Ibuprofen linked to increased risk of heart attacks

Conclusion This study is a useful addition to our knowledge about the links between NSAIDs and heart attack risk. The study suggests all commonly-used NSAIDs are linked to a similarly-raised risk of heart attacks, that the risk generally rises with the dose, and that it is highest in the first month of treatment. The researchers did a good job at taking account of potential confounding factors that could have affected the results. Even so, we don't know for sure that the NSAIDs were the direct cause of the problem. For example, if you are prescribed NSAIDs for a painful condition, and have a heart attack two weeks later, it's hard to know whether the cause was the NSAID or the condition itself. They were also not able to take into account some known risk factors for heart attacks such as smoking and body mass index (BMI). The study doesn't tell us about our own individual risk of heart attack, which is important when thinking about how you might be affected by NSAIDs. If your risk of having a heart attack in the next 10 years is high – say 30% – then a 48% increased chance of heart attack takes it up to just under 45%. But if you have a low risk of having a heart attack – say 1% – then a 48% increase only takes the risk up to 1.48%. An increase in risk may be statistically significant, but have little clinical significance. The study findings back up current advice that doctors should consider people's heart attack risk before prescribing cou...
Source: NHS News Feed - Category: Consumer Health News Tags: Heart/lungs Medication Source Type: news

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RARITAN, NJ, March 28, 2020 – The Janssen Pharmaceutical Companies of Johnson &Johnson today announced the VOYAGER PAD study met its primary efficacy and principal safety endpoints, demonstrating the XARELTO® (rivaroxaban) vascular dose (2.5 mg twice daily) plus aspirin (100 mg once daily) was superior to aspirin alone in reducing the risk of major adverse limb and cardiovascular (CV) events by 15 percent in patients with symptomatic peripheral artery disease (PAD) after lower-extremity revascularization, with similar rates of TIMI[1] major bleeding. VOYAGER PAD is the only study to show a significant benefit...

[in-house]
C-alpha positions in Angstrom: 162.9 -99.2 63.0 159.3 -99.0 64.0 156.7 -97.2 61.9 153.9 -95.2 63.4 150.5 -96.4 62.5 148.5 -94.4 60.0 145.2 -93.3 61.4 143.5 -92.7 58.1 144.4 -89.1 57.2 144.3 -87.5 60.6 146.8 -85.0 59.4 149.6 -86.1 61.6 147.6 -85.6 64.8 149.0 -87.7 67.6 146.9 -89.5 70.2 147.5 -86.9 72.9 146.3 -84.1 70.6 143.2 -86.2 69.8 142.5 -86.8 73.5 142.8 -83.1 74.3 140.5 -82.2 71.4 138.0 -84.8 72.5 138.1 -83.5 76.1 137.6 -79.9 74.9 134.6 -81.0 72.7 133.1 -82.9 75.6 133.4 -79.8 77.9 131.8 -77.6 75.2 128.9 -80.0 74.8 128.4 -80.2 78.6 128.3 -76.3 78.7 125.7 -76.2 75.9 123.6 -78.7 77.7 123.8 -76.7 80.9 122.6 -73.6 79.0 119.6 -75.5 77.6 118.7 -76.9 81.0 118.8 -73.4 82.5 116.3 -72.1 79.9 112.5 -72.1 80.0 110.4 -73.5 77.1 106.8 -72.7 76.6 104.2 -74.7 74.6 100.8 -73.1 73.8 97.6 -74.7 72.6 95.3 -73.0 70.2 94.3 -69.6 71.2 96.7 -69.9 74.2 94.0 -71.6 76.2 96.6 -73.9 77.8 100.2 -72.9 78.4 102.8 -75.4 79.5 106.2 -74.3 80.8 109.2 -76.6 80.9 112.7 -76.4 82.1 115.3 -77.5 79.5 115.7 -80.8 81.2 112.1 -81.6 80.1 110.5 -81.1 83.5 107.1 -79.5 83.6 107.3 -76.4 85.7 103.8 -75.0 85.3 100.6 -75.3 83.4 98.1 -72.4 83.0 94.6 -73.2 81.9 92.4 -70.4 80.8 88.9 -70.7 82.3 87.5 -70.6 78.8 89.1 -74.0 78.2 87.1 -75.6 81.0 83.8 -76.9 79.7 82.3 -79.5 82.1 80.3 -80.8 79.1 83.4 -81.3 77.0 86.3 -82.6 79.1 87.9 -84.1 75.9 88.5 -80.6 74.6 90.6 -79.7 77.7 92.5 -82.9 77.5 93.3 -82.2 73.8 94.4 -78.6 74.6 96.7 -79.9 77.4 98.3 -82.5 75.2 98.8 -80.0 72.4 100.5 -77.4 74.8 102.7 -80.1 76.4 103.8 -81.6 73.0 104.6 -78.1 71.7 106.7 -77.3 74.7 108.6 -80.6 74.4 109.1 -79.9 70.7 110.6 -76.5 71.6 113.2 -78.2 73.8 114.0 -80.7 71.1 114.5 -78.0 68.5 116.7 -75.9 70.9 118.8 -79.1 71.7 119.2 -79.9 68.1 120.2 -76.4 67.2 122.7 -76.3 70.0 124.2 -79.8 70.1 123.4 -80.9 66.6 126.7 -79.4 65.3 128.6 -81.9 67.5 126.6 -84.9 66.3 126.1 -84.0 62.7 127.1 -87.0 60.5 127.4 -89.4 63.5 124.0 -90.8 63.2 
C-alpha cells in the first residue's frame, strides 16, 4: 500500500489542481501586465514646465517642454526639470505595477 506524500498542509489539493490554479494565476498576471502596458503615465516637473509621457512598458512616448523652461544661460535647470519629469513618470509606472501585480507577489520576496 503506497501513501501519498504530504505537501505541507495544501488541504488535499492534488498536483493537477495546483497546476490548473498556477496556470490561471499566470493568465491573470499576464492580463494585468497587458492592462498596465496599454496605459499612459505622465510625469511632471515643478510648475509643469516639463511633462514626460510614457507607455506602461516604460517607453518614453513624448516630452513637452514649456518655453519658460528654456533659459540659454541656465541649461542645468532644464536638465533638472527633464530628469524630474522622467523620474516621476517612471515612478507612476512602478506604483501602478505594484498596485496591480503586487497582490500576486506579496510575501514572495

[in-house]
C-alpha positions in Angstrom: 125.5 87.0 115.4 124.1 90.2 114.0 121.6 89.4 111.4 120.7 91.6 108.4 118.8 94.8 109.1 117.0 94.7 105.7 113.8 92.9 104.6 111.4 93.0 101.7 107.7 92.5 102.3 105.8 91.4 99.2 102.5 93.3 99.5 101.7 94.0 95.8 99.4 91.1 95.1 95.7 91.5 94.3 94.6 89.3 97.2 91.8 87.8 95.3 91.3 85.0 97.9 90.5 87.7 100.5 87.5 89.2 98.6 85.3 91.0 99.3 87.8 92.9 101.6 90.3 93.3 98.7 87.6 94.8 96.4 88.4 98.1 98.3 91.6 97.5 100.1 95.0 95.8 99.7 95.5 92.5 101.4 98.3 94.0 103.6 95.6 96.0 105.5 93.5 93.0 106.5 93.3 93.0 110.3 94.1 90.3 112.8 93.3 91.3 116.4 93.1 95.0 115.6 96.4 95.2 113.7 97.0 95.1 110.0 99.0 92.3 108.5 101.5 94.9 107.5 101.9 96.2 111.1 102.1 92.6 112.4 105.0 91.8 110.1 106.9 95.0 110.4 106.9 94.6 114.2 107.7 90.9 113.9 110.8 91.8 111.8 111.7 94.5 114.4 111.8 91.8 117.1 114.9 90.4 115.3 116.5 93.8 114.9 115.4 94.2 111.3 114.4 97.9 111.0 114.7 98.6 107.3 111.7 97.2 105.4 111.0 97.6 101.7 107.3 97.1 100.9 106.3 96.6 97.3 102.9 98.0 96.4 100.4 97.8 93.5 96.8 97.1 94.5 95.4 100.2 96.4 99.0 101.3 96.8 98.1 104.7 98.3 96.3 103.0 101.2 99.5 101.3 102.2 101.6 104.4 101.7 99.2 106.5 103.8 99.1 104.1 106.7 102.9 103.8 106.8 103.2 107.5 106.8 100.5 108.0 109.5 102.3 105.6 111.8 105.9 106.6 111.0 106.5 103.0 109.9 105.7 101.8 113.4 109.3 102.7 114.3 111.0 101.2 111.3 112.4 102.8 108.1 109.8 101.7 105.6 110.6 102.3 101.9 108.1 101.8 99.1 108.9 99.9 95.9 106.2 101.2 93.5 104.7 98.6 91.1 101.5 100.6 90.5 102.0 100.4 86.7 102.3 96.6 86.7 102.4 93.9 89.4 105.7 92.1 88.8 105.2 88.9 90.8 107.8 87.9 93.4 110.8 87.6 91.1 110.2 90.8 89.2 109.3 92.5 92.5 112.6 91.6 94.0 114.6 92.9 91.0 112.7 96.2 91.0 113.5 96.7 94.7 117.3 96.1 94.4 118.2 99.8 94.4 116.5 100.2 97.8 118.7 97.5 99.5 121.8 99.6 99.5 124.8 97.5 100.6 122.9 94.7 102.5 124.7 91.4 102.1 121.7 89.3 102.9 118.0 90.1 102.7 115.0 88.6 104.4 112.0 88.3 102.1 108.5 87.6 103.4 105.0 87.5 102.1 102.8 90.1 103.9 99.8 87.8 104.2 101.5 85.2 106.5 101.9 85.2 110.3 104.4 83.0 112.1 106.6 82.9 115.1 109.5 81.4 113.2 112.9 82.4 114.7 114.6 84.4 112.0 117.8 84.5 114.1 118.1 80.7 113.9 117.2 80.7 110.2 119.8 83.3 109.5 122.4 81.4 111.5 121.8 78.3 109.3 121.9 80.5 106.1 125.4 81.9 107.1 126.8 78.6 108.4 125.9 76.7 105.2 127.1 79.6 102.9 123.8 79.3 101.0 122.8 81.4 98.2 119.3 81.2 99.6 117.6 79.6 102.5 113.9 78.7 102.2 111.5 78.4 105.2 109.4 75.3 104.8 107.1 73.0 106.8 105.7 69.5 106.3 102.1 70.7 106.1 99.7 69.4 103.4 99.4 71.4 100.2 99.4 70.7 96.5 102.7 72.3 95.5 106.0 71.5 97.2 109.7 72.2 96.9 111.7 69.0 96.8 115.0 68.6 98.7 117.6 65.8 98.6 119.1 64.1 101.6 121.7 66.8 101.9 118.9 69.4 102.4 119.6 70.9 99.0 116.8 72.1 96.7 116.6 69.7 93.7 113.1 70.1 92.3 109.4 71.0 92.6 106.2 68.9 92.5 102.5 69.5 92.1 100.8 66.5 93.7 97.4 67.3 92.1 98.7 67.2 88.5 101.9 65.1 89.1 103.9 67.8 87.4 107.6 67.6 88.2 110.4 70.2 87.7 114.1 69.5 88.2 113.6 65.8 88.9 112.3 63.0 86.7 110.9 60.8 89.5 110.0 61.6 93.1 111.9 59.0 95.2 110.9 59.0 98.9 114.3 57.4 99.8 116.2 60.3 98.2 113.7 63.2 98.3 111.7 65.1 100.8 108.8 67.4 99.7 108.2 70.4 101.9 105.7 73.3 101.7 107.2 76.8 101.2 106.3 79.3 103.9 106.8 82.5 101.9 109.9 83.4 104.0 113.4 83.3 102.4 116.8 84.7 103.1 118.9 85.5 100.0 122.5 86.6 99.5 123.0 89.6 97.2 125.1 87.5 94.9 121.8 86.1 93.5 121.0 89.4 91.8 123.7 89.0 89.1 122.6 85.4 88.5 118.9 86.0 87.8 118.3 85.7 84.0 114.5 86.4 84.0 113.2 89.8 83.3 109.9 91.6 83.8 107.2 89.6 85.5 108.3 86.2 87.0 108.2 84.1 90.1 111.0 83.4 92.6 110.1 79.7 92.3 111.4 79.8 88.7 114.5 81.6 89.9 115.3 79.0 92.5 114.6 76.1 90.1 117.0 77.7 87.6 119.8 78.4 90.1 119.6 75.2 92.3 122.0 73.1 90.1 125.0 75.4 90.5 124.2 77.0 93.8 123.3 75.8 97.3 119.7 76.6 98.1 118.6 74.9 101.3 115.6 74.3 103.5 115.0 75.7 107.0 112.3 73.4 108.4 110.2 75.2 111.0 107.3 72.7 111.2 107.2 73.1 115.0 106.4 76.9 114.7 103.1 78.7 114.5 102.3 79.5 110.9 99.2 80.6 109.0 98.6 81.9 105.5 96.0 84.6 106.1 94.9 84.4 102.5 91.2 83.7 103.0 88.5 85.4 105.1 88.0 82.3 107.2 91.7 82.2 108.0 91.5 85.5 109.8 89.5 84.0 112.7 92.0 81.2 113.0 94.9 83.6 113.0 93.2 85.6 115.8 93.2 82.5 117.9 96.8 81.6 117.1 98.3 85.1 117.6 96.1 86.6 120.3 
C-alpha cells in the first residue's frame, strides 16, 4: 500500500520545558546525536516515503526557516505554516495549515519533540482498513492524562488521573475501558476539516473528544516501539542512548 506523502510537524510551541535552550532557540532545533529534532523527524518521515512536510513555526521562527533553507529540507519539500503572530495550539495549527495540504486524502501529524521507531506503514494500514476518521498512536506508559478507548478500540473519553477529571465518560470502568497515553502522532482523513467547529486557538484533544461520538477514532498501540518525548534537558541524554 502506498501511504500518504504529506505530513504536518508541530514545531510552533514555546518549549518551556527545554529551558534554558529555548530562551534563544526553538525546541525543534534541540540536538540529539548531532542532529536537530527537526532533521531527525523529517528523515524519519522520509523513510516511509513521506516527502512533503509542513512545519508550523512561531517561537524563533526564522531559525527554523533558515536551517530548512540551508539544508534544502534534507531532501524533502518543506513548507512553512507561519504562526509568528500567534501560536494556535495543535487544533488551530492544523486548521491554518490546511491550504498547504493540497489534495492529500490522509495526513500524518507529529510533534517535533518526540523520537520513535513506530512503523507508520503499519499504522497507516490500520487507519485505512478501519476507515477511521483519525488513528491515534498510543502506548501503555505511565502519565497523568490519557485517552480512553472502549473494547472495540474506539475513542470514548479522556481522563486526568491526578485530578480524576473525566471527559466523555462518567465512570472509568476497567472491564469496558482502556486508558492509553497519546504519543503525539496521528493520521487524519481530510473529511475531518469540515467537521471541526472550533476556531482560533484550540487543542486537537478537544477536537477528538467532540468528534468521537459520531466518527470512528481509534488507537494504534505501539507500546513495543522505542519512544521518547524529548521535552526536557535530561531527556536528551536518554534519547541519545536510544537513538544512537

Source: Johnson and Johnson - Category: Pharmaceuticals Tags: Innovation Source Type: news
While at work, one my partners showed me this ECG of a 50-something woman with abdominal pain associated with alcohol withdrawal and alcoholic ketoacidosis.  There was no reported chest pain or SOB.What do you think?I said it " looks like takotsubo.  Electrolytes might contribute.  Are they back yet? (they were not).  I do not think this is a coronary event. "He asked why.I responded: " bizarre T-waves, with T-wave inversion and extremely long QT.  The computer measures the QT at 506 ms, but it really is more like 560-580 ms, with a QTc of 600-620 ms.  This is not at all typical...